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What is a Controlled Environment? Understanding the Basics

Controlled environments are used in many industries, stretching from manufacturing and research to seemingly unrelated areas like film production and agriculture. In this article, we’ll go over the definition of a controlled environment, some common factors that are ‘controlled’, and the differences between controlled environments and cleanrooms.

What is the Definition of ‘Controlled Environment’?

A controlled environment, also known as a critical environment, is an enclosed space where specific environmental conditions, including air temperature, humidity, particle levels, light, and other factors, are managed. These environments are essential in many industries, such as manufacturing, research, agriculture, and even film production.

The purpose of each controlled environment differs, of course, depending on its use. The term is not very specific, and it encompasses various types of spaces.

Let’s examine a few conditions that some controlled environments try to manage (especially in a manufacturing or research context), as well as the industries that depend on such conditions.

Temperature Control

Temperature is an important factor in many manufacturing processes and research activities. The temperature can affect everything from the strength and condition of materials to how efficient chemical reactions are.

In food manufacturing facilities, for example, it’s especially important to keep the temperature just right. If a food production facility becomes too hot, moisture can build up, leading to the growth of microorganisms. This could potentially make the food unsafe for consumers. Even small changes in temperature can have big effects on products and processes.

Humidity Control

Humidity is also an important factor in many controlled environments.

If air is too humid, it can cause rust, mold, or damage to materials. On the other hand, if the air is too dry, it can create static electricity or dry out materials.

In semiconductor manufacturing, for instance, it’s crucial to maintain proper humidity levels. Static electricity can build up in low humidity environments, which could cause serious damage to semiconductor units.

Getting humidity right is crucial for keeping products safe and in good shape, especially in making things like computer parts.

Particle Control

Controlling tiny particles, such as dust, microbes, and vapors, is another important factor to control in making sure that products are clean and working right. Some products are so sensitive that even a few small particles of dust can cause issues.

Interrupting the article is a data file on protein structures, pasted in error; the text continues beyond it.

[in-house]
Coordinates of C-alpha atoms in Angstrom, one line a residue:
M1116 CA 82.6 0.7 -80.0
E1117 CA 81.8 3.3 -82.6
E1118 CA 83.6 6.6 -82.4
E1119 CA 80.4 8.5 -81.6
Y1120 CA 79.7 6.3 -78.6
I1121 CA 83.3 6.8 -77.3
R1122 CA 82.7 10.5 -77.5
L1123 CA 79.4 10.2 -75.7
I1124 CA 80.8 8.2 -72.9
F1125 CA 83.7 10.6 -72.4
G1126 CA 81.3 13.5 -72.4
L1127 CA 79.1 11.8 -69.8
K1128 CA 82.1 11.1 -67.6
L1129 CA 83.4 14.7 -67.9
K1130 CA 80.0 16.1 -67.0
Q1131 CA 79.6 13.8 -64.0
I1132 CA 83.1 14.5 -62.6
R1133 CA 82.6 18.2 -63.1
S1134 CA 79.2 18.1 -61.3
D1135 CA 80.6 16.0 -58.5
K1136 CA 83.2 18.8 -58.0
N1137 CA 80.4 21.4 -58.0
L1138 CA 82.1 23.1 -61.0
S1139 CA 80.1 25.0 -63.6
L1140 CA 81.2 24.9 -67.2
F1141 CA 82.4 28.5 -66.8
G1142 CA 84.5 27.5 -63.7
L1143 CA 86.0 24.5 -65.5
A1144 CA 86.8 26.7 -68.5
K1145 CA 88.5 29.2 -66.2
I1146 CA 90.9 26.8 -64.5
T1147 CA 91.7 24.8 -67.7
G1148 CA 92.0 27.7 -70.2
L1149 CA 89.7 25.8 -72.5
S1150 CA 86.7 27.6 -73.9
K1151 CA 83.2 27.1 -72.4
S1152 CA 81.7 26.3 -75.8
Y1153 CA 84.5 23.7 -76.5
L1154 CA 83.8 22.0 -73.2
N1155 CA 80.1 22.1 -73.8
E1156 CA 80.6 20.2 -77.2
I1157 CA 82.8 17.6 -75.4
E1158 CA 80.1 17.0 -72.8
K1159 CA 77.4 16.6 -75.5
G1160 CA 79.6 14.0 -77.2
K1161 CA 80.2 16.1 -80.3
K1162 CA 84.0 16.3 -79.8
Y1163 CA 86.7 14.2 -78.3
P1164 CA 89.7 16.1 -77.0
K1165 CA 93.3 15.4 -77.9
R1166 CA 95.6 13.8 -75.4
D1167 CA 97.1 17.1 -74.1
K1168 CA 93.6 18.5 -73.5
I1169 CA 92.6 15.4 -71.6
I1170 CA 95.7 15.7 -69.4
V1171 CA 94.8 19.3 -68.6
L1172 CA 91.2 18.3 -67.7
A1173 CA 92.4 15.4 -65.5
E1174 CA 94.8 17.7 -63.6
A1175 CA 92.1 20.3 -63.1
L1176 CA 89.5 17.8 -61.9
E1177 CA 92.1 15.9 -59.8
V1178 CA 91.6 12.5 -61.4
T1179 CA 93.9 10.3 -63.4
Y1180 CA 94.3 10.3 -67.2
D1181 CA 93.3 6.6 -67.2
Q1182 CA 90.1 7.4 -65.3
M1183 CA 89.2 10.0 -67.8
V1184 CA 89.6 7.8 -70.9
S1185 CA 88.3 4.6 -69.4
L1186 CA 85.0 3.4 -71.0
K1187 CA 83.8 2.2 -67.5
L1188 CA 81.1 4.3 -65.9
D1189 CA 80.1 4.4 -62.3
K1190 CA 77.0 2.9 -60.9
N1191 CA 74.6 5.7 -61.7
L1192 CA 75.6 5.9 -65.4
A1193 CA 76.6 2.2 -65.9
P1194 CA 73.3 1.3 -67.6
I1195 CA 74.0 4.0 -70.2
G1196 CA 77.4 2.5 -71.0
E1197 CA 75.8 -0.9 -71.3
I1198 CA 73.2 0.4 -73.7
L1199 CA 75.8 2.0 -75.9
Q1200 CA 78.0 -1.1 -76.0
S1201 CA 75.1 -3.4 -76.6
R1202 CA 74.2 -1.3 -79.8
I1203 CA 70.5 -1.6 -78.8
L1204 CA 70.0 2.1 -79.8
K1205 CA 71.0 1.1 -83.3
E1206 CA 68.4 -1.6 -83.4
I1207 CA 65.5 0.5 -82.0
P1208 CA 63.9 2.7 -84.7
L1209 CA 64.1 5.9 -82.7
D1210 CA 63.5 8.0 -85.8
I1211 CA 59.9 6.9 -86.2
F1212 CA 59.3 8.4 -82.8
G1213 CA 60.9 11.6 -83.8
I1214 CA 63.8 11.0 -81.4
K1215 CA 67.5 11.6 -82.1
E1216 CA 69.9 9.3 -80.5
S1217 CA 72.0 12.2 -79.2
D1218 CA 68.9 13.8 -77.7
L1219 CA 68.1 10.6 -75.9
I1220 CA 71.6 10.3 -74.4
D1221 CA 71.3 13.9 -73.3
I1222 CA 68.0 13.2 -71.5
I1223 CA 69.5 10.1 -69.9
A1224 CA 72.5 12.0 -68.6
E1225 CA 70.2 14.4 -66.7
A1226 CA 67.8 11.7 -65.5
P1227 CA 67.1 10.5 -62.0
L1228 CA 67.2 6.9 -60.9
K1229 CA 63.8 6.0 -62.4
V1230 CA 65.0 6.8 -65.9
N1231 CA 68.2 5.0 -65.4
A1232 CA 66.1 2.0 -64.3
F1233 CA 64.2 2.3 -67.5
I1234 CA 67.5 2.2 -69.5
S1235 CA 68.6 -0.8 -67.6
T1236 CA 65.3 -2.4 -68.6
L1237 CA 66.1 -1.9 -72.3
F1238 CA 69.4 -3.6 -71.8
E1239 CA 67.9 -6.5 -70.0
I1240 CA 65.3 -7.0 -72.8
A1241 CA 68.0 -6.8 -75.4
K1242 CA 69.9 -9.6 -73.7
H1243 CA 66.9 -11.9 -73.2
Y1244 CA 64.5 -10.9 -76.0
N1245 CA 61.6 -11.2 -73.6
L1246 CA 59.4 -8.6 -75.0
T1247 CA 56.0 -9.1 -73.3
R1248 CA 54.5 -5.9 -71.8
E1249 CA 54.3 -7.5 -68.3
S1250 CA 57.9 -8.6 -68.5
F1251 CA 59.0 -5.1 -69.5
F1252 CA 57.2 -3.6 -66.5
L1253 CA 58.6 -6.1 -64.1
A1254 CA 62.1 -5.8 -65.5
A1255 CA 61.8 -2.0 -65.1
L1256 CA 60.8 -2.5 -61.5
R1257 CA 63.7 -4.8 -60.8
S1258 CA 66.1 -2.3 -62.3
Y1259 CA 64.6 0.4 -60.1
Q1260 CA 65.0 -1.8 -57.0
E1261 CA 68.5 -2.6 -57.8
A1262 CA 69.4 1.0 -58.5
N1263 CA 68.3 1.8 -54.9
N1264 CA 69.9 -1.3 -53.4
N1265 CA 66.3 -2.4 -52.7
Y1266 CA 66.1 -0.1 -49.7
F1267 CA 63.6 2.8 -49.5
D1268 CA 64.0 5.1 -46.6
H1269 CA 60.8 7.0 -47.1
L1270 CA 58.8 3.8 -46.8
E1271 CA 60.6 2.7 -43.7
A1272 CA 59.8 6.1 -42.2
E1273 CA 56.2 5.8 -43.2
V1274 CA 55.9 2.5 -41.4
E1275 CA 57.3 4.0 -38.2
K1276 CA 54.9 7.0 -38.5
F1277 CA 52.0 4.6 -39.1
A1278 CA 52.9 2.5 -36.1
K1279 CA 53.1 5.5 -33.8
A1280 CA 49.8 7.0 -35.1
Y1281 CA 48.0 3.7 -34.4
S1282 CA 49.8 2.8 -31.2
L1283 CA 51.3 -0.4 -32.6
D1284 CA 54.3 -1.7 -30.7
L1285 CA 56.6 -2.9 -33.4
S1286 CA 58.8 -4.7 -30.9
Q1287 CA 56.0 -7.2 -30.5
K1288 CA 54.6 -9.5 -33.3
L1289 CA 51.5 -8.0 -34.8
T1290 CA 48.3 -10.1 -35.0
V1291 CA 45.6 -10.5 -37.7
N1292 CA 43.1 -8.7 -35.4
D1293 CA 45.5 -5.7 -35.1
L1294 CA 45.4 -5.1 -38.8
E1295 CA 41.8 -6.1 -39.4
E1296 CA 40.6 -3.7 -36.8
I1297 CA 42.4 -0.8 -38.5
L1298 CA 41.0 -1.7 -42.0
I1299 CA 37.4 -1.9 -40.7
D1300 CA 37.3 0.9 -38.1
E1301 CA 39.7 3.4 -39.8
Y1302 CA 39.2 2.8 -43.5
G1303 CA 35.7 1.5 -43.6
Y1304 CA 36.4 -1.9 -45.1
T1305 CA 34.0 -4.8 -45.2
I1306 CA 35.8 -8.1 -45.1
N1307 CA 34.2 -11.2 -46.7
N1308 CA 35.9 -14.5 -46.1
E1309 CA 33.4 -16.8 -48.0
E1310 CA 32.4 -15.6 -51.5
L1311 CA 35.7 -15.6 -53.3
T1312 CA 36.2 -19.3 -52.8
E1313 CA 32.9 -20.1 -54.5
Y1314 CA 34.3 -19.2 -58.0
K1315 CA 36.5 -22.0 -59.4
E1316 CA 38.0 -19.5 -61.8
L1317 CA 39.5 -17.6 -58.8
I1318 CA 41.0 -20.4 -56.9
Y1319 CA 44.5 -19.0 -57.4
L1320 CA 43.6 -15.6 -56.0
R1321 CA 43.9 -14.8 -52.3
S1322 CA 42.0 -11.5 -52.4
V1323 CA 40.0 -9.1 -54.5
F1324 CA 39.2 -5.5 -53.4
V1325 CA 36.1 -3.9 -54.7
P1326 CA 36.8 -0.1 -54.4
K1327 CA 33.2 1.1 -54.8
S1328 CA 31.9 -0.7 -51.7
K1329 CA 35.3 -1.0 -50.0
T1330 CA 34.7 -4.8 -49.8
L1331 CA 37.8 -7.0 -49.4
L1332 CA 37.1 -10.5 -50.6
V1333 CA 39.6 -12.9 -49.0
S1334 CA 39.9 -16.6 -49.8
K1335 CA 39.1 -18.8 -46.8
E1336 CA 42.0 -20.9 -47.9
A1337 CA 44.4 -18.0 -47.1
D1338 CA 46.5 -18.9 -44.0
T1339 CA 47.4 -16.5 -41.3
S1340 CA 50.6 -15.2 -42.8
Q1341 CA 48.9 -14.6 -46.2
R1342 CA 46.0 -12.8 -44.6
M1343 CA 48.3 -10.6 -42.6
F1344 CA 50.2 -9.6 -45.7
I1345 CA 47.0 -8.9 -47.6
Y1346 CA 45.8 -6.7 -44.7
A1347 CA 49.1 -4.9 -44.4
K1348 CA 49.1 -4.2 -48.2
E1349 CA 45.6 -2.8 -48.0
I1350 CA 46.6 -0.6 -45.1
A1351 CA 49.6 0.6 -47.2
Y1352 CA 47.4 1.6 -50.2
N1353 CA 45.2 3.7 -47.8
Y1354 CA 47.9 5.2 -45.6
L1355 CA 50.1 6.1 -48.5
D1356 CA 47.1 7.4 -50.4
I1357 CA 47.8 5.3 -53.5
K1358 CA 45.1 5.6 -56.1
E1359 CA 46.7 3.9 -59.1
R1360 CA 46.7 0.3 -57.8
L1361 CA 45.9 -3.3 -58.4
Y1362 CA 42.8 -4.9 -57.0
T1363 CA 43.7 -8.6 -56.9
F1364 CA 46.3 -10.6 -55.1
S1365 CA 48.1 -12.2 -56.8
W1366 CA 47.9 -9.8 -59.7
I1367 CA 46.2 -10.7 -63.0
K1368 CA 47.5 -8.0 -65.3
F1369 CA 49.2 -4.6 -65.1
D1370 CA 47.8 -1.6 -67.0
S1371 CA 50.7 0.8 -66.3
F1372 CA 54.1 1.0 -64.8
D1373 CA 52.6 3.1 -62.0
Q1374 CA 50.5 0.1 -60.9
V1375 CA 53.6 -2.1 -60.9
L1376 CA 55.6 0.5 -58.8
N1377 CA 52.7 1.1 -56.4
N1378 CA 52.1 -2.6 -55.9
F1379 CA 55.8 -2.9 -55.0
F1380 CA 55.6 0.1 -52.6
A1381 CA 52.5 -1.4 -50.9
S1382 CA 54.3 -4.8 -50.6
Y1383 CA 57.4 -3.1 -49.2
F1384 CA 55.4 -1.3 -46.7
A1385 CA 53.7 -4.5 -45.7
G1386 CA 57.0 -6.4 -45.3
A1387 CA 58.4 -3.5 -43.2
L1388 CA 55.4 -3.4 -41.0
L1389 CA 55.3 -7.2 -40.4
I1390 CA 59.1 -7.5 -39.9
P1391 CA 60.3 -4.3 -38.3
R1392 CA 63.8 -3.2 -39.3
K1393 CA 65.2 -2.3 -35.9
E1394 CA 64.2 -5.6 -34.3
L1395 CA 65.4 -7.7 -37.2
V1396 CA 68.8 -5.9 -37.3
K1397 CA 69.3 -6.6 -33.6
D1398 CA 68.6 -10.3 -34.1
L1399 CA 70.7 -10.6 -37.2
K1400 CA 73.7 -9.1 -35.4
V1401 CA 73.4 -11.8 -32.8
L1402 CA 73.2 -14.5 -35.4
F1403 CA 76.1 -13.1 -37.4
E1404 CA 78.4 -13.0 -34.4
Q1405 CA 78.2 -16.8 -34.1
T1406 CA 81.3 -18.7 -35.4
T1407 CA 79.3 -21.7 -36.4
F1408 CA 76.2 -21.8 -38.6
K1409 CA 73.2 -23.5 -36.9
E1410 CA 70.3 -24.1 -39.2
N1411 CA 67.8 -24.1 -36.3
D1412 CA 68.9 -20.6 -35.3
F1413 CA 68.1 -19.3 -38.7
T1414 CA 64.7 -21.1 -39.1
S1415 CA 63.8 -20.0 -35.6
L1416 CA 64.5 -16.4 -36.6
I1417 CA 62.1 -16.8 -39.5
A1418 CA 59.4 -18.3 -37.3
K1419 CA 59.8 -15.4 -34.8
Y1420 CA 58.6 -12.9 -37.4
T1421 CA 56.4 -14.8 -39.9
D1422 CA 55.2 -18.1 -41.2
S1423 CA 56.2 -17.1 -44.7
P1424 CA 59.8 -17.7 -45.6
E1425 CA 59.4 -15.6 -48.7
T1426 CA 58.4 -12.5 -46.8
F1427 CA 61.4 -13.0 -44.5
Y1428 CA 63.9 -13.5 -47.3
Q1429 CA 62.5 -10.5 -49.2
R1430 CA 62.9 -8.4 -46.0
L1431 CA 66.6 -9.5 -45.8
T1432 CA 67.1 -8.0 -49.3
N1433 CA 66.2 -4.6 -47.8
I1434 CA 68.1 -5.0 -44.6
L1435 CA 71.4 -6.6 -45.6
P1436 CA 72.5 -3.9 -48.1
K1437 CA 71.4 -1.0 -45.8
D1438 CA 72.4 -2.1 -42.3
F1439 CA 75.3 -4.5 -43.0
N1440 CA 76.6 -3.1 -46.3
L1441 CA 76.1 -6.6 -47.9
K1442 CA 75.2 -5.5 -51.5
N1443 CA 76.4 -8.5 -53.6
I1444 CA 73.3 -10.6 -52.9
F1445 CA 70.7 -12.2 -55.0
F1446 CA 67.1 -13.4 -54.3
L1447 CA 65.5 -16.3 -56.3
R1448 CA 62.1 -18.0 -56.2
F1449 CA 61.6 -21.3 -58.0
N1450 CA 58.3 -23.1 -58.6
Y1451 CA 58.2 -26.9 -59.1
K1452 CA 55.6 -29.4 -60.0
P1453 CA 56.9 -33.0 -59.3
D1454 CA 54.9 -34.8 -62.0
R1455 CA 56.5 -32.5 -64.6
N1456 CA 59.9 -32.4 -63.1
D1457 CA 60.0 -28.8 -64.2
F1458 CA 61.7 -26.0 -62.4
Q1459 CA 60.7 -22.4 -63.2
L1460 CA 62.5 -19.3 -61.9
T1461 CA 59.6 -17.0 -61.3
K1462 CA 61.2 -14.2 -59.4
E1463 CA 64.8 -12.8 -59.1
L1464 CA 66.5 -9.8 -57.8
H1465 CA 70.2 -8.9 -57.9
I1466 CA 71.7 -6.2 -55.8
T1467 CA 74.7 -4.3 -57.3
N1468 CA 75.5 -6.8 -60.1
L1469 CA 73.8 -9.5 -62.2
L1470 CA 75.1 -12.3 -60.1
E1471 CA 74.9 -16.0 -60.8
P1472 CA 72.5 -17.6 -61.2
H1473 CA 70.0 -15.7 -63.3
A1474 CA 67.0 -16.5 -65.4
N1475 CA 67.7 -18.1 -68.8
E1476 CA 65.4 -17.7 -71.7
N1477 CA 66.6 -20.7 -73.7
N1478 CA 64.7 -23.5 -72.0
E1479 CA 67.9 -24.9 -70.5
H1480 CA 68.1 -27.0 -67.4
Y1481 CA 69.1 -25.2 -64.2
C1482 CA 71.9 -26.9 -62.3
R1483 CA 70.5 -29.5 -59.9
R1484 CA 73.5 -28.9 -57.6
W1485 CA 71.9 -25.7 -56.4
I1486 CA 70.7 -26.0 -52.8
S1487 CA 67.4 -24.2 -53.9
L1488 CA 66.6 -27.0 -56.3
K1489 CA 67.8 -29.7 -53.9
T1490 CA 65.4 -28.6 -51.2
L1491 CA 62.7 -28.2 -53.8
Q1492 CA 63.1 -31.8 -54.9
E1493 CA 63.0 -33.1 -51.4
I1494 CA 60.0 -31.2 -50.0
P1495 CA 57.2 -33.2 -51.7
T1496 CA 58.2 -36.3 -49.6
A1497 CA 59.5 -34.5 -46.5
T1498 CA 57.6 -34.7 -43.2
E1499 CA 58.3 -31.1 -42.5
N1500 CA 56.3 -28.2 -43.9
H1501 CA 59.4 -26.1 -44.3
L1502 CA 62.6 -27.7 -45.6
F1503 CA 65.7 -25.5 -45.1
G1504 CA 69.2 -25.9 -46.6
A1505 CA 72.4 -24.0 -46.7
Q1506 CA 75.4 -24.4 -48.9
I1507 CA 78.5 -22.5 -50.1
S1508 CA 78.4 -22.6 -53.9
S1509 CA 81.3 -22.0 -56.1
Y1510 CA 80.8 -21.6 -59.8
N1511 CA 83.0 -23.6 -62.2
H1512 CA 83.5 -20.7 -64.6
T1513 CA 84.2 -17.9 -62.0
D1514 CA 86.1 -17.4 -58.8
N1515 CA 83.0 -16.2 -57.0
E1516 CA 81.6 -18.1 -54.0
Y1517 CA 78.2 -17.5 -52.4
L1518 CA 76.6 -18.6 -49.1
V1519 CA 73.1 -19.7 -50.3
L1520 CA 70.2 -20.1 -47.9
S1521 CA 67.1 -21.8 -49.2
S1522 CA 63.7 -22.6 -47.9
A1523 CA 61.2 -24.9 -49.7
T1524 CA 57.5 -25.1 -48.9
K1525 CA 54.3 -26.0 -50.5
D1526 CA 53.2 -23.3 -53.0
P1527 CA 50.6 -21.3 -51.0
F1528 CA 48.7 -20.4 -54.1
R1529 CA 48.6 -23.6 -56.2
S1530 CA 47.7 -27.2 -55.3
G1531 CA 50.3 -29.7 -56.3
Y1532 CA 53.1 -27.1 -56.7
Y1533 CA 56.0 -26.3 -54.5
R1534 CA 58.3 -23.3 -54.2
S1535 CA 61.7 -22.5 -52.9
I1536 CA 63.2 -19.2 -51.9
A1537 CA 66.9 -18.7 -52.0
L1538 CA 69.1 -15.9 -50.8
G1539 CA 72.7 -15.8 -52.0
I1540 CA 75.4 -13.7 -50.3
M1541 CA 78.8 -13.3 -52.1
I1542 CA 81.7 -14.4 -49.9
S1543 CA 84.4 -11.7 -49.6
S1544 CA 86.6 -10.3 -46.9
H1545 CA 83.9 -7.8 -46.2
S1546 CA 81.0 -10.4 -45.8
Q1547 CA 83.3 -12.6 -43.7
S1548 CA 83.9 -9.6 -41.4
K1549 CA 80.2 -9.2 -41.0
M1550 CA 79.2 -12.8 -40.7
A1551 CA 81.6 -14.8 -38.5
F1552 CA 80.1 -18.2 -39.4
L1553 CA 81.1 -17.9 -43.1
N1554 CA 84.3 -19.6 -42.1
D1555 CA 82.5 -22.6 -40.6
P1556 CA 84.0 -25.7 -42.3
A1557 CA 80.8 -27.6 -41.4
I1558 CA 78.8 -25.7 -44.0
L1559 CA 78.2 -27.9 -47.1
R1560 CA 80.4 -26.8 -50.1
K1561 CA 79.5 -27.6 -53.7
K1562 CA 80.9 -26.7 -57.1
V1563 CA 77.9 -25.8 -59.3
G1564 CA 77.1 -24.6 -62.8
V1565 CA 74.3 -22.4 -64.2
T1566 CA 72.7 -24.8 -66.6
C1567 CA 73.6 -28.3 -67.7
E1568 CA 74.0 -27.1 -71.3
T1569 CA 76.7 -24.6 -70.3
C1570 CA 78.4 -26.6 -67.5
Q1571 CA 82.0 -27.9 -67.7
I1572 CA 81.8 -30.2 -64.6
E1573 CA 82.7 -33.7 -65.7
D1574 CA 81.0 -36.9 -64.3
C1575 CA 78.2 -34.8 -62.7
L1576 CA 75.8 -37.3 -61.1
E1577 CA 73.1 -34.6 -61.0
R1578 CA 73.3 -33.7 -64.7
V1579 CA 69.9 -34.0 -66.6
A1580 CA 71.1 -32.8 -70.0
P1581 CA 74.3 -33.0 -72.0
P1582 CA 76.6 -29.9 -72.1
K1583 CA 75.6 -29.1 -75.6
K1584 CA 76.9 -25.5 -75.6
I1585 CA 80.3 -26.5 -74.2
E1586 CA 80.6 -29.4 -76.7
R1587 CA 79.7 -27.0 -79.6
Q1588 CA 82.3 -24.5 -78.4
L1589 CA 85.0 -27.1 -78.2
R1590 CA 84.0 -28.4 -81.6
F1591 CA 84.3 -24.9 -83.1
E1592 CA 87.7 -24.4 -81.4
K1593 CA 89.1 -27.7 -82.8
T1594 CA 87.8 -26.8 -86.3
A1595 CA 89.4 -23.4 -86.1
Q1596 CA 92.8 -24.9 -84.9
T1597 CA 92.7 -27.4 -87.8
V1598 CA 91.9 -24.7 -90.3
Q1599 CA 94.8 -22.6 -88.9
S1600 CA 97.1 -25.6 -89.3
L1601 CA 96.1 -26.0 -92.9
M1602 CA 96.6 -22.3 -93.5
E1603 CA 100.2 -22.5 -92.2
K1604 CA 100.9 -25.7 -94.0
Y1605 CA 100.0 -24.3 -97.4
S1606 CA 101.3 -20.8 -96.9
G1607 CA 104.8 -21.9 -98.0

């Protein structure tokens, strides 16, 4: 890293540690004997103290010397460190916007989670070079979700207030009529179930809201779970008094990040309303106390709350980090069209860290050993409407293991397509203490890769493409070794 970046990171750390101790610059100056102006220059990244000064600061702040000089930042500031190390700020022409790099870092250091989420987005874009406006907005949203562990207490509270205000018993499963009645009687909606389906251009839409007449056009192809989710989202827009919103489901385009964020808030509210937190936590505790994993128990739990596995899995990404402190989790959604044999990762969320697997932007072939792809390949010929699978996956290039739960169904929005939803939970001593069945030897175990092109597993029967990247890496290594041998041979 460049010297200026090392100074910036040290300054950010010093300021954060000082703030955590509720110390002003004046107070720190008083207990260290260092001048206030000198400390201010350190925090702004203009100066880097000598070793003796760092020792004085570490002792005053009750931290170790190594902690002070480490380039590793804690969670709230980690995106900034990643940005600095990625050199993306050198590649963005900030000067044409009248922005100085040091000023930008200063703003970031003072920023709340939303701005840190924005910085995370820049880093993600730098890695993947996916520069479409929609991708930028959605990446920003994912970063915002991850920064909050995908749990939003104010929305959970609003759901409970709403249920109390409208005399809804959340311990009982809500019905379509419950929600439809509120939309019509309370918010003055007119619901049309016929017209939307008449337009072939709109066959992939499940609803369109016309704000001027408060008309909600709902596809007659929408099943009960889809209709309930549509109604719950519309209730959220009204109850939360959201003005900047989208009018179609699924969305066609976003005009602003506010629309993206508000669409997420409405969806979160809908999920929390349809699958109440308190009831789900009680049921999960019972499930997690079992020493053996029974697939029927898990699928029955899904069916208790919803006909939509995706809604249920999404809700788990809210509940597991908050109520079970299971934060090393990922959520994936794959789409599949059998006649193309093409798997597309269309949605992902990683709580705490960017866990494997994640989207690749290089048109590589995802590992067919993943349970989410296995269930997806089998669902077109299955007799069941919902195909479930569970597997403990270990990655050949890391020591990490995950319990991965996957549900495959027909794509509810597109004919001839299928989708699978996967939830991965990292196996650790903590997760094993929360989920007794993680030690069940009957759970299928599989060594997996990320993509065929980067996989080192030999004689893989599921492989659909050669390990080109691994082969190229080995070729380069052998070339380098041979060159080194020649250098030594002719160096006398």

Take the aerospace industry, for example. When manufacturing components for spacecraft, any contamination by dust or other particles can jeopardize critical systems.

Tiny particles of dust may cause failure in navigation systems or engines, risking missions and lives. For this reason, a lot of aerospace manufacturing takes place in cleanrooms, which are a specific type of controlled environment. These environments ensure that air contains a limited number of particles.

Cleanrooms vs. Controlled Environments: Are They the Same?

Cleanrooms, in short, are a type or kind of controlled environment. While all cleanrooms are controlled environments, not all controlled environments are cleanrooms.

A Euler diagram showing the relationship between controlled environments and cleanrooms.
A Euler diagram which shows the relationship between controlled environments and cleanrooms.

Controlled environments cover a wider range of settings. There are many types of controlled environments, such as dry rooms, laboratories, and greenhouses, that are not classified as cleanrooms.

Cleanrooms, instead, place strict and specific limits on both the size and number of particles in the air. They follow rigorous standards for air cleanliness and may include advanced filtration systems (HEPA/ULPA), special materials for walls and surfaces, and even unidirectional air flow systems.

In general, controlled environments (unless they are cleanrooms) do not have to meet air particle standards, such as ISO 14644-1. Though cleanrooms may also control air temperature and humidity, they always have to control air particle counts.

Which Environment Fits Your Project?

Figuring out which type of environment your project needs is not always clear cut. Our engineers at Allied Cleanrooms can help you clarify things. We provide a wide range of cleanroom and controlled environment solutions tailored to ensure your project’s success.

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